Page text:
Georgia on my mind

By Randy Keck
This item appears on page 61 of the February 2012 issue.

by Randy Keck (Second of two parts)

My September 2011 exploration of Georgia, hosted by Panorama Travel and the Georgian National Tourism Agency, revealed several options for day touring while accommodating in the capital, Tbilisi.

The closest attraction is the nearby ancient capital of Mtskheta with its hilltop sixth-century Jvari Monastery and, dating to the 11th century, the impressive Svetiskho­veli Cathedral, where it is said Christ’s robe is buried.

Georgian farmers selling grapes at a roadside market outside of Gurjaani, Georgia. Photo: Keck

Svetiskhoveli, with its lavish interior, is the largest preserved church in Georgia and has been used for centuries for the coronations and burials of Georgian monarchs. Its massive defensive wall is well preserved and continues to stand vigil over this treasure on the UNESCO World Heritage List.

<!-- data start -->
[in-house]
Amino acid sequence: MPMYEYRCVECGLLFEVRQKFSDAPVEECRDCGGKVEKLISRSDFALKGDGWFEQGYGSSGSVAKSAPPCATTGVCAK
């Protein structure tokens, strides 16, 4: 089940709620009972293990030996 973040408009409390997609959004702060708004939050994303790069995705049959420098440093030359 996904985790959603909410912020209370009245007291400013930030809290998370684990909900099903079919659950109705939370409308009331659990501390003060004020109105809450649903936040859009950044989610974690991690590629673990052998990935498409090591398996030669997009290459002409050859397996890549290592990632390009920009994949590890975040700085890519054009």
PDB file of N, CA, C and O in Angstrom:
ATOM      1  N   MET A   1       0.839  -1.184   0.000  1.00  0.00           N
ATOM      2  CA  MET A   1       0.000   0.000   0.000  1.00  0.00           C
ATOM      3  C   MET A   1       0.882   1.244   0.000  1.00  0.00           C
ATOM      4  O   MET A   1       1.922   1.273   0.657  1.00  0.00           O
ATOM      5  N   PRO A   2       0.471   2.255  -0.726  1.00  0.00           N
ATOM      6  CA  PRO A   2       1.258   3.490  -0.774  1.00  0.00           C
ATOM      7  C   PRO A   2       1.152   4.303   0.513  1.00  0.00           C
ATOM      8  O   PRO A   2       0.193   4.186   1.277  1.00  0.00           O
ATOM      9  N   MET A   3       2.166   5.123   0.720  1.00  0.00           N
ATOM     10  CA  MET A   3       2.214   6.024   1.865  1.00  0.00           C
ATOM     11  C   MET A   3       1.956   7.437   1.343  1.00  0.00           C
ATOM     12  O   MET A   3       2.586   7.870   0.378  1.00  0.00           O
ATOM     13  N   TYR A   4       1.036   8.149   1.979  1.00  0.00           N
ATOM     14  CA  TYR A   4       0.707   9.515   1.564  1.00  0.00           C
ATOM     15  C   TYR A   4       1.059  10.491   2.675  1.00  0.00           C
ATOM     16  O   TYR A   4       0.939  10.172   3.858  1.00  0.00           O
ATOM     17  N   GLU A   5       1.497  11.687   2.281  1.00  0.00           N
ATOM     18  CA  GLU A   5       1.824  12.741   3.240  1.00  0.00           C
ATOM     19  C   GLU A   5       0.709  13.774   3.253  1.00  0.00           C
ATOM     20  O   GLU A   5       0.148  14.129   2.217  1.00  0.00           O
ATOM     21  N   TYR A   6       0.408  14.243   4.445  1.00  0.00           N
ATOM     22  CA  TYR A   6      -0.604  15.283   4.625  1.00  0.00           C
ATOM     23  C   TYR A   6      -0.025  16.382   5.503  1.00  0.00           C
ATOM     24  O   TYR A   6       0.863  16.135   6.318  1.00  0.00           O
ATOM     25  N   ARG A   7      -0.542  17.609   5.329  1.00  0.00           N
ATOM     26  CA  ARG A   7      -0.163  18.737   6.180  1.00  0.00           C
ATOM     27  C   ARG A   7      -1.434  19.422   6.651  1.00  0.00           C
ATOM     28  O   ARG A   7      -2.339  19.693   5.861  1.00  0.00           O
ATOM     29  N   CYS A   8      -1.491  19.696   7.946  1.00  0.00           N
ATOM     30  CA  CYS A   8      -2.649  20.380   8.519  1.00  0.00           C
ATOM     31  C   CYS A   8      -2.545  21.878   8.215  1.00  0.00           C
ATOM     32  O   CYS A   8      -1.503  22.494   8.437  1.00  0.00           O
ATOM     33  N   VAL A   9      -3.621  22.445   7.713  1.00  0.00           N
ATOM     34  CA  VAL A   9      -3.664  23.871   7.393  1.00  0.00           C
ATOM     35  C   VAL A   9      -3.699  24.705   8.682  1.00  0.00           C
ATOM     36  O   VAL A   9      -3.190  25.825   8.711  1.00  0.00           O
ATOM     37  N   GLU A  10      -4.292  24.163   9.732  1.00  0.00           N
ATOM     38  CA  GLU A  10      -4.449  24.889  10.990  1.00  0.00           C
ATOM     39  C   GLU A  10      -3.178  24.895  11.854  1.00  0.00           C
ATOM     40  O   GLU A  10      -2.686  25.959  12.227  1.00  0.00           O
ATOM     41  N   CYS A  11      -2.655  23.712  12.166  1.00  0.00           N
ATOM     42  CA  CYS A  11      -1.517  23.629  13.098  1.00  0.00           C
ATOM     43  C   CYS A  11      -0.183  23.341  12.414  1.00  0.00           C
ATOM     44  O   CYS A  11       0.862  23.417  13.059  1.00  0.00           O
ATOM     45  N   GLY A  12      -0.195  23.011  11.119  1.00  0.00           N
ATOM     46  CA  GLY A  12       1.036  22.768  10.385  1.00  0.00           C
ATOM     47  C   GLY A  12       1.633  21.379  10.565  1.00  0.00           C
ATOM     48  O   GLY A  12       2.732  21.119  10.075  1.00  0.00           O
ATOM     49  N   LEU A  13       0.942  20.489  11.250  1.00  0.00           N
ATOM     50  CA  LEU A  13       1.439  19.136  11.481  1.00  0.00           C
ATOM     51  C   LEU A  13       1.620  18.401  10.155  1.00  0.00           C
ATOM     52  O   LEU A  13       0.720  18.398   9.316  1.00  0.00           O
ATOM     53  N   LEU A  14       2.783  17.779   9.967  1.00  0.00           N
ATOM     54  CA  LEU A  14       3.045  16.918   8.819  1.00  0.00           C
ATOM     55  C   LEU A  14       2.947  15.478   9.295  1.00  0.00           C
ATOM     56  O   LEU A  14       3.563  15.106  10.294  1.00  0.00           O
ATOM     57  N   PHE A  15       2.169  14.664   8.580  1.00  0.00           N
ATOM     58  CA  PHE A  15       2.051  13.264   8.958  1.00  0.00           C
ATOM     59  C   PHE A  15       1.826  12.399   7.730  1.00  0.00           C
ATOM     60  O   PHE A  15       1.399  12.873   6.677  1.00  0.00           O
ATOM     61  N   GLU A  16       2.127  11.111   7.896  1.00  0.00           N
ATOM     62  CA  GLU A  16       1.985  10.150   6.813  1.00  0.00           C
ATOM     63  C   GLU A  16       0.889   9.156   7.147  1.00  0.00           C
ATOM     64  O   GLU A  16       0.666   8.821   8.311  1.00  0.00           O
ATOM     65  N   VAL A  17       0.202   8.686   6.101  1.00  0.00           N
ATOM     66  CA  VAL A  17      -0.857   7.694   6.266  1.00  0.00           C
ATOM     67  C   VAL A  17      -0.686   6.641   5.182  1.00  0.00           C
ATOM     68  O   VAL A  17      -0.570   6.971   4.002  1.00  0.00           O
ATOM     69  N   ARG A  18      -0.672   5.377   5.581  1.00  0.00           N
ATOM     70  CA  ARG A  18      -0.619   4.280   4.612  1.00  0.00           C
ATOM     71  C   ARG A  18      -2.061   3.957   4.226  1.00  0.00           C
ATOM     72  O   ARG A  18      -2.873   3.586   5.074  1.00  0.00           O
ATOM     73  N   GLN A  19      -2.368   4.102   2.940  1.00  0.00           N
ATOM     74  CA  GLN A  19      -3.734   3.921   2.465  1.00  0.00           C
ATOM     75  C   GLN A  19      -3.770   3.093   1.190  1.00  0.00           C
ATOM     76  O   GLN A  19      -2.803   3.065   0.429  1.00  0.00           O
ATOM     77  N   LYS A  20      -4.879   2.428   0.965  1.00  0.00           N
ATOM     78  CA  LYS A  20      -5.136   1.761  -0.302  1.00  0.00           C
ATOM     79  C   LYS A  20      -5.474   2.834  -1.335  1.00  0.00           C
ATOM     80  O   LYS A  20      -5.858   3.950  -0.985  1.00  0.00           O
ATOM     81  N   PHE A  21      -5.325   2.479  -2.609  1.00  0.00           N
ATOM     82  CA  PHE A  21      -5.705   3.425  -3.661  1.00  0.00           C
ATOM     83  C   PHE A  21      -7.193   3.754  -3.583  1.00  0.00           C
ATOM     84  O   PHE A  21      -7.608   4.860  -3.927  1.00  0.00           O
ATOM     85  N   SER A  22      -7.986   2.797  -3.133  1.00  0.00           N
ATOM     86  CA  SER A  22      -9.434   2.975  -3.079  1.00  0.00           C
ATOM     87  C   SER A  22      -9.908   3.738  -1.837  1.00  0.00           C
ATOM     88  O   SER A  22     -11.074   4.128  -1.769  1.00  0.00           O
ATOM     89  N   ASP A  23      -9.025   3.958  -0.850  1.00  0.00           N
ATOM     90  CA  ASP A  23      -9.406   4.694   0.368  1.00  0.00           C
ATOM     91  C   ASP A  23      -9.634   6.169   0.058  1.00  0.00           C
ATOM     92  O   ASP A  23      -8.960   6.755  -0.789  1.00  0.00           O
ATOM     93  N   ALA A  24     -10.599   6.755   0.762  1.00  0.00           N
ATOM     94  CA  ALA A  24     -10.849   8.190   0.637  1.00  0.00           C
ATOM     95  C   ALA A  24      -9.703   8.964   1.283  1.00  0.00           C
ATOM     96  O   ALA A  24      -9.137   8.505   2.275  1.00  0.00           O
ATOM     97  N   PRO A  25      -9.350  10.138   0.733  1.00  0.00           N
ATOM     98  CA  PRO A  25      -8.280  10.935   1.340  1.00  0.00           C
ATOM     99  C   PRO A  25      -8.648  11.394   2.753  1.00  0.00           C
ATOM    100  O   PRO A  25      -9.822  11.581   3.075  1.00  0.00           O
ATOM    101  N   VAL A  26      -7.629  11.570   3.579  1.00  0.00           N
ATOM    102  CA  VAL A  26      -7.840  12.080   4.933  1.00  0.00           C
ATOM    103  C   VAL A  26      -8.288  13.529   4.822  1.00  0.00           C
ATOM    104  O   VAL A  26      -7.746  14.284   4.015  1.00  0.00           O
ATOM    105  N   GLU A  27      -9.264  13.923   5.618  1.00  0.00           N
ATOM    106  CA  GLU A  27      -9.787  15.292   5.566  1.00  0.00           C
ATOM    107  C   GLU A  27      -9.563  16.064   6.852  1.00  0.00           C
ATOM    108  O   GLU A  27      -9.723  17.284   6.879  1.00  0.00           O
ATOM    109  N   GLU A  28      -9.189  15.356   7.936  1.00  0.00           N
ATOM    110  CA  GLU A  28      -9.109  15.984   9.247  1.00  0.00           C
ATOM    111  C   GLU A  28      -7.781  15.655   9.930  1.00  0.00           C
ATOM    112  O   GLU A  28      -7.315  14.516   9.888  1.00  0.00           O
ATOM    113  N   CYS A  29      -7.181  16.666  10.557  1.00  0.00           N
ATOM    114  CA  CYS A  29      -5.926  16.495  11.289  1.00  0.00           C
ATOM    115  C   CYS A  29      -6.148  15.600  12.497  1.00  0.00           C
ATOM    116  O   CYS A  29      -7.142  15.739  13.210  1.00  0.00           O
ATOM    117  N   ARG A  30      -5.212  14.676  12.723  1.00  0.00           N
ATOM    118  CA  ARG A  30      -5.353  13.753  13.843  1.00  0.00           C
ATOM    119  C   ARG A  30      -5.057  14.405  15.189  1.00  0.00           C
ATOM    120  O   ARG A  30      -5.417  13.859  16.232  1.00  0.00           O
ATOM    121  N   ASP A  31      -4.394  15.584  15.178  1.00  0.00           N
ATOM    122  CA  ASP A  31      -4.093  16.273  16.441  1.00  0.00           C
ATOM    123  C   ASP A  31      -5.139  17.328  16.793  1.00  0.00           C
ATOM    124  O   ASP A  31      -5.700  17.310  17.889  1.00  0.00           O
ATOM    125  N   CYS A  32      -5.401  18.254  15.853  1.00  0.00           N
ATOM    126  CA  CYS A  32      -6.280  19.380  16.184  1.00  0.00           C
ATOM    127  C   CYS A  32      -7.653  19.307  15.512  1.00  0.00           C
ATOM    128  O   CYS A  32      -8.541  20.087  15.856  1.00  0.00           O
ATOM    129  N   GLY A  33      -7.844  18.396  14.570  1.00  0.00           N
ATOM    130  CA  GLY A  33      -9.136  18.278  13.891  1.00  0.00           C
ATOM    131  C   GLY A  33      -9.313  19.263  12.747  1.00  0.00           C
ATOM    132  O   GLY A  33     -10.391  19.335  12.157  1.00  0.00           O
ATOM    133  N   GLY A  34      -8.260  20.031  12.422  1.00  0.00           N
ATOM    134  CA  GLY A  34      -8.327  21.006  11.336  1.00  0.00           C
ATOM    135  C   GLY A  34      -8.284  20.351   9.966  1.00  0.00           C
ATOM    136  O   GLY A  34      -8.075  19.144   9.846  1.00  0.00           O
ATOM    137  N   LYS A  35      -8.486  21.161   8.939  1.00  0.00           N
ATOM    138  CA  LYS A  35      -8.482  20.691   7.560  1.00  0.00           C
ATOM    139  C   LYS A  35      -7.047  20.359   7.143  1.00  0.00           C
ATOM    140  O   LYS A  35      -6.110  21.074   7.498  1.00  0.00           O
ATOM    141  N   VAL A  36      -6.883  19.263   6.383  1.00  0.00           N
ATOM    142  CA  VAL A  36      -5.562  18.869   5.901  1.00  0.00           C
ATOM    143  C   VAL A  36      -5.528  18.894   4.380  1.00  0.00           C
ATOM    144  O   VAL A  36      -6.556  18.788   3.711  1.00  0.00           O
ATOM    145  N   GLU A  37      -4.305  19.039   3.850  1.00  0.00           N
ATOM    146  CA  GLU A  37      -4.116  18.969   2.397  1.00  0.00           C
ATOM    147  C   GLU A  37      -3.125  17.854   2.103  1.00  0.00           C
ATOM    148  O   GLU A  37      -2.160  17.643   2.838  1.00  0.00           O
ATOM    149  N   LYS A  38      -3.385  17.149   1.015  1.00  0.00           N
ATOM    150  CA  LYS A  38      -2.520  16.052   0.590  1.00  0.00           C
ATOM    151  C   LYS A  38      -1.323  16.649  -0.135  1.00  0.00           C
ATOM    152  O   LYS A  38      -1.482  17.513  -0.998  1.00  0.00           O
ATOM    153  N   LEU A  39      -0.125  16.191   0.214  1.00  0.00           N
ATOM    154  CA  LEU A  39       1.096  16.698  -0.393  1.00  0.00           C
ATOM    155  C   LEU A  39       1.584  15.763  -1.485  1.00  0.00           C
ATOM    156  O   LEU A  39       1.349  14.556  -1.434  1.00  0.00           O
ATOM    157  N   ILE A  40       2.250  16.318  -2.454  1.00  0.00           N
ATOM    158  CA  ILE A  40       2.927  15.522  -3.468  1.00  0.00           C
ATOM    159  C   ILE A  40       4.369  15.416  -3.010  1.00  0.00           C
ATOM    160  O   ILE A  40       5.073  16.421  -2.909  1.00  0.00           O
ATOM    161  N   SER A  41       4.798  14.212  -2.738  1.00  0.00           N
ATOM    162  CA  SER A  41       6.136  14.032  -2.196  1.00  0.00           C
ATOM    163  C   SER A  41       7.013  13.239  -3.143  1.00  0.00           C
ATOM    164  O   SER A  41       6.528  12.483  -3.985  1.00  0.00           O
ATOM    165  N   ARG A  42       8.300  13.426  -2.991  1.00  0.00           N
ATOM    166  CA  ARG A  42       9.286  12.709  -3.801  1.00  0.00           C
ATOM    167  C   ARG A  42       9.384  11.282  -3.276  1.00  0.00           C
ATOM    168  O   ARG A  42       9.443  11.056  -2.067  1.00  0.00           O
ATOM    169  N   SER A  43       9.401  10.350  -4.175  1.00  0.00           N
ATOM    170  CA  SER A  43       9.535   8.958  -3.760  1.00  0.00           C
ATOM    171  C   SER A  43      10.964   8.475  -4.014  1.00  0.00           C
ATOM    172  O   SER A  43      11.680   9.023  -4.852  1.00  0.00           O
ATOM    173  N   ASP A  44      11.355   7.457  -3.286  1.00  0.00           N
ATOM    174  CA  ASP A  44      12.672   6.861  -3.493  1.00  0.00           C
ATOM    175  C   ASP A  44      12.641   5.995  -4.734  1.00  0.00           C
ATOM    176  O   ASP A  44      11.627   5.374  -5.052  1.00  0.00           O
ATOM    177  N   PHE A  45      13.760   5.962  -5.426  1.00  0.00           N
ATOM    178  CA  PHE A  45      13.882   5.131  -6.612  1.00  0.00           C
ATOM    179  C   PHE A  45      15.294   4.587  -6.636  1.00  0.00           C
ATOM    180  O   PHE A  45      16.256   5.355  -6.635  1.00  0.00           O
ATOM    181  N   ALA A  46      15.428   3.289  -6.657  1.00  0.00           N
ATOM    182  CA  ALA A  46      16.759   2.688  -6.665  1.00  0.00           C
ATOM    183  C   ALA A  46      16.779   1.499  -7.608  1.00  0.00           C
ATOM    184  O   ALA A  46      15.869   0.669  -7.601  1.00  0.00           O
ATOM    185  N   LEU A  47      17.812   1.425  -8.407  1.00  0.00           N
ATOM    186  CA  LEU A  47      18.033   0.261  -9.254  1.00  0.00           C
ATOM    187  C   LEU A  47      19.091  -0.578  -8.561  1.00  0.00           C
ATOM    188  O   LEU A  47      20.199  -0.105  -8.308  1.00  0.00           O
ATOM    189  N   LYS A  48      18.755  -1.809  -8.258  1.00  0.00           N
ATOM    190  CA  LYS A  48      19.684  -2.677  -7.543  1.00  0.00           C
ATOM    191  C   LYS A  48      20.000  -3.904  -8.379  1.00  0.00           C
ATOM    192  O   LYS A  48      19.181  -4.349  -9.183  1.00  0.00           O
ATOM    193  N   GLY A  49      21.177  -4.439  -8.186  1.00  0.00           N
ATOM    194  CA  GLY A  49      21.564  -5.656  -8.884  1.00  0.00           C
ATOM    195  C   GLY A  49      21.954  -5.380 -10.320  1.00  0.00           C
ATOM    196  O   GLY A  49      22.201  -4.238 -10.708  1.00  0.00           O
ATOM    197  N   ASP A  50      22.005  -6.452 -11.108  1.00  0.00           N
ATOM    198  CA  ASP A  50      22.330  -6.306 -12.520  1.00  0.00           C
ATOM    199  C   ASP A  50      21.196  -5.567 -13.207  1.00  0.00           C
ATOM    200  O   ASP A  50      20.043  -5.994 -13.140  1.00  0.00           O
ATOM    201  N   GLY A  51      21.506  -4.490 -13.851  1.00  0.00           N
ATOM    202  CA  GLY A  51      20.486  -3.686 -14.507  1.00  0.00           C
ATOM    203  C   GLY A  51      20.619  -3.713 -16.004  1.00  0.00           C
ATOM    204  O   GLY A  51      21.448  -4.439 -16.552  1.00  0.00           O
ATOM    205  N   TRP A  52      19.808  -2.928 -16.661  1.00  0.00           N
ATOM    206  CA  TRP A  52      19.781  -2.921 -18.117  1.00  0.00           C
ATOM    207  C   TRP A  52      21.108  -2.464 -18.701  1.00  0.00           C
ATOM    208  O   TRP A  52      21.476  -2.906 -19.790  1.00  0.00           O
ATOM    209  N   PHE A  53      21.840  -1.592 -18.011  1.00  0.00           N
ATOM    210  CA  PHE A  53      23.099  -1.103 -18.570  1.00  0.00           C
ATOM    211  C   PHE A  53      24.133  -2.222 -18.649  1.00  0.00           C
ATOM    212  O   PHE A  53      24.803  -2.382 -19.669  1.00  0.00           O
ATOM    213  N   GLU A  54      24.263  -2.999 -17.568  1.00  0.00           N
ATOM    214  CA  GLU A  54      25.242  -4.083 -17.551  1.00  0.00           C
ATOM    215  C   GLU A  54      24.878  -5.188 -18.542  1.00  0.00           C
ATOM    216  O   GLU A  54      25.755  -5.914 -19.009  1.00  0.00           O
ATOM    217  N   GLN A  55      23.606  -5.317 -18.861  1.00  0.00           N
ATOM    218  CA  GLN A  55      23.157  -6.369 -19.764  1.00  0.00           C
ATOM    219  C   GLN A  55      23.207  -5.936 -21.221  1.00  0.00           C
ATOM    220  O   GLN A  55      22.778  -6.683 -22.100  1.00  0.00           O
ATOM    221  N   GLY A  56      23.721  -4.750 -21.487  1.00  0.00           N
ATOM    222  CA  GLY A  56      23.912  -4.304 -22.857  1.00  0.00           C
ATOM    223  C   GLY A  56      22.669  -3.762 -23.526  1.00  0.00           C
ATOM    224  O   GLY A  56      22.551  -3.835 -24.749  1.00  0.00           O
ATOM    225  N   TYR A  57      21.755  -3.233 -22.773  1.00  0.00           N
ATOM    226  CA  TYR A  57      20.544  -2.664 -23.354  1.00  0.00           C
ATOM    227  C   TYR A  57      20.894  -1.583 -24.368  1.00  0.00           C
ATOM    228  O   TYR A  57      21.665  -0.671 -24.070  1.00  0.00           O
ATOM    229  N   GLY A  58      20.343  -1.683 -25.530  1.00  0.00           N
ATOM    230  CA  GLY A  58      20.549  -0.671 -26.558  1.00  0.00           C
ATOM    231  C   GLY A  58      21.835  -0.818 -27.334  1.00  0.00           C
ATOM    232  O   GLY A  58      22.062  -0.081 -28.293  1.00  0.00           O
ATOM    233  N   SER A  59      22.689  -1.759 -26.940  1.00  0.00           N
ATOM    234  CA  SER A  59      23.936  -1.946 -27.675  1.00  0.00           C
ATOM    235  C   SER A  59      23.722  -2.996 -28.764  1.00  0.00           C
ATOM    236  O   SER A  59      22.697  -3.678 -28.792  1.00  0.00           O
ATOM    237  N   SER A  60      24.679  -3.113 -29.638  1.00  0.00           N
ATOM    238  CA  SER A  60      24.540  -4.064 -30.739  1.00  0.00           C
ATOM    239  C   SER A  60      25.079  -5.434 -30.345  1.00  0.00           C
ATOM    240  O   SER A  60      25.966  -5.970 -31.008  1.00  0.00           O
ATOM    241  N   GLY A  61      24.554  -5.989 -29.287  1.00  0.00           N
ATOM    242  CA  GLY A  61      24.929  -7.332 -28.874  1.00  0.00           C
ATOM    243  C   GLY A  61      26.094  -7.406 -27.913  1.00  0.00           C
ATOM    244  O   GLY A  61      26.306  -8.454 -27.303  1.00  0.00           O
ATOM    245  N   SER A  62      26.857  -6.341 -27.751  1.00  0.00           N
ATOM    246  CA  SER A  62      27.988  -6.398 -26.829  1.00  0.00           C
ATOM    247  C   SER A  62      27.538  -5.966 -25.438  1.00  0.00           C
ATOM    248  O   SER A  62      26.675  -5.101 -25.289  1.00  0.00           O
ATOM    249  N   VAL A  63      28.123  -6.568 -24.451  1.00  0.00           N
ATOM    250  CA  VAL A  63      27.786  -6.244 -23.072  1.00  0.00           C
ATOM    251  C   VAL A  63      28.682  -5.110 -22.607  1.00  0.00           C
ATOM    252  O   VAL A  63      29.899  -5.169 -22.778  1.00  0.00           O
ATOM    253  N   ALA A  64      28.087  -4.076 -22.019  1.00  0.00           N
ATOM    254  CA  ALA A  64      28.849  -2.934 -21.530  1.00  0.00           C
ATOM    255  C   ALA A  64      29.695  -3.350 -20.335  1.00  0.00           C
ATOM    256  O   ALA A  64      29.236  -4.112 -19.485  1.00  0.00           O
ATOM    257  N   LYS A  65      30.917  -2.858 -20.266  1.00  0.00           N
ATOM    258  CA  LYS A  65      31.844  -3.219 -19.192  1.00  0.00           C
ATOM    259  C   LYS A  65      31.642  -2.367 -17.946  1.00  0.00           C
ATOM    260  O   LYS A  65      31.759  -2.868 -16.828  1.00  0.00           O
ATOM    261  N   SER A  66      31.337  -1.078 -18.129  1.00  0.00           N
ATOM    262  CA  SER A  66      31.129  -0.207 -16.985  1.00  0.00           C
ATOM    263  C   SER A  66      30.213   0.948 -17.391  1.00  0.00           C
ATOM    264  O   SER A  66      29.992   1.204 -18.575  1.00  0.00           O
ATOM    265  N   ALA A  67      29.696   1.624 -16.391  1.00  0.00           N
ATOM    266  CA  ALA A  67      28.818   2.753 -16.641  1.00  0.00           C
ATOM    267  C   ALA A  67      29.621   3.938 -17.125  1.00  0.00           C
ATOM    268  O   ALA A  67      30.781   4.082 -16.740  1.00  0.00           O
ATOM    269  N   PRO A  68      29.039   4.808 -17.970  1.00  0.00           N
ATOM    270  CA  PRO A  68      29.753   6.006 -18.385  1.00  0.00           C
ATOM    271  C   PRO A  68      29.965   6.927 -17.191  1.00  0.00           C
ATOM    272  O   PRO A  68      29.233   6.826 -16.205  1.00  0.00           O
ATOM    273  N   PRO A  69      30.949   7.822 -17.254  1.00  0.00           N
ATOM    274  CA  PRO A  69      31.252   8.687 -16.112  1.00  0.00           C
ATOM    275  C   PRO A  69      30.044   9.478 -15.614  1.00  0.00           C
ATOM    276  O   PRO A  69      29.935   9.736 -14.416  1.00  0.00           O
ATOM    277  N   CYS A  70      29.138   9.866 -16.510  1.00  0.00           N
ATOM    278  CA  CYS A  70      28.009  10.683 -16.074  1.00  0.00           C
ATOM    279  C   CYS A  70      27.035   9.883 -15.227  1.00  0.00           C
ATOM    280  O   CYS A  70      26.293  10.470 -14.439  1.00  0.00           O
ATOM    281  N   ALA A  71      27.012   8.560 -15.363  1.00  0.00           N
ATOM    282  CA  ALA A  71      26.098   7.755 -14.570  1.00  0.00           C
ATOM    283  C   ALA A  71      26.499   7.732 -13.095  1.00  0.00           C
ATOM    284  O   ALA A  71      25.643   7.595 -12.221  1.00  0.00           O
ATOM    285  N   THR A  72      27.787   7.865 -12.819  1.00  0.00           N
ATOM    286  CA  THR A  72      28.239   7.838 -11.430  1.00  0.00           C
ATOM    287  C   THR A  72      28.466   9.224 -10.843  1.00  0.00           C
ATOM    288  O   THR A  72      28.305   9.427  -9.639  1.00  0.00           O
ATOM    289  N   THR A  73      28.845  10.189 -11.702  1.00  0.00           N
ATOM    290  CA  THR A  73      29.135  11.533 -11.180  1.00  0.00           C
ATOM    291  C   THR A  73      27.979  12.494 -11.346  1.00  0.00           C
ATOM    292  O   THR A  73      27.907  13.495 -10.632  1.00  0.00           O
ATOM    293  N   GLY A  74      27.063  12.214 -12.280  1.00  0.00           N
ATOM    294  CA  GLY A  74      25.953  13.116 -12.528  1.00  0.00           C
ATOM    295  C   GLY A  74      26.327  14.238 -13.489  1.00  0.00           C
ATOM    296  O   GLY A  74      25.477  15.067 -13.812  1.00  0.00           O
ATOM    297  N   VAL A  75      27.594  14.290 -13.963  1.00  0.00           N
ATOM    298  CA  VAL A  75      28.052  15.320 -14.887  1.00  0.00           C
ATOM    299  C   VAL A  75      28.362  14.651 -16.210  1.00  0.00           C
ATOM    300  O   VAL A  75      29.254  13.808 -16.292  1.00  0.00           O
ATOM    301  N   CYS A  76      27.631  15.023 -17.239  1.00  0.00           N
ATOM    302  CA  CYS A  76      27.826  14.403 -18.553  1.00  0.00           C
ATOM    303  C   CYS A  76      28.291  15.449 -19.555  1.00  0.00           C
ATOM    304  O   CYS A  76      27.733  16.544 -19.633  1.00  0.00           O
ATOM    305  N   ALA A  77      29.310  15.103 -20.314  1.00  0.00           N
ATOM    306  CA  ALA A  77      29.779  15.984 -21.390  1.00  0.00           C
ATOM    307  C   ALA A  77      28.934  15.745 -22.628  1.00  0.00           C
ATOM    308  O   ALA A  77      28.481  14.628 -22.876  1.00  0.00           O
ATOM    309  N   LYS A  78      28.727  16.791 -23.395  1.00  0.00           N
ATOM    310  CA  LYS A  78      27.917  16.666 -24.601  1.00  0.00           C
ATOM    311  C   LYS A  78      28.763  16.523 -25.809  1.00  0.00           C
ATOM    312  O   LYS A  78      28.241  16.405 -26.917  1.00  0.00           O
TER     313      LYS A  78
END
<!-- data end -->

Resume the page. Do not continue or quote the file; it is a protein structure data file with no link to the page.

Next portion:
In the eastern province of Kakheti, a progressive wine industry holds great promise for the future economy as does tourism. The scenic hill town of Sighnaghi is reminiscent of Umbria, and the winery Pheasant’s Tears, owned by a savvy American with long ties to Georgia, is the perfect venue at which to sample the highly regarded regional wines.

At Wine House, in nearby Gurjaani, visitors can watch the process of vodka distilling as well as the baking of Georgian pit bread and the unique dipping process for making churchkhela (nuts encased in grape fruit leather) before enjoying a traditional supra (Georgian feast) accompanied by Georgian folk songs.

During my “Indian summer” visit, the Kakheti roadside fruit stands were awash with the many varieties of local grapes.

Even the alluring high mountains of the Kazbegi region near the Russian border can be accessed on a day trip from Tbilisi. The most impressive visitor attraction there is the hilltop, 600-year-old Gergeti Trinity Church at the base of towering Mt. Kazbek (5,033 meters.) Preferable to just a day trip to this area would be an overnight at the skiing and mountain resort area at Gudauri.

Stalin lives again

A bit over an hour’s drive east of Tbilisi is Gori, the hometown of Joseph Stalin and site of the intriguing Stalin Museum. Our impromptu visit allowed all of us to glean — from documents, photos and other detailed exhibits — a much greater understanding of the life and times of one of history’s most dominant and brutal world leaders. The museum is a “must see” for any history-oriented visitor.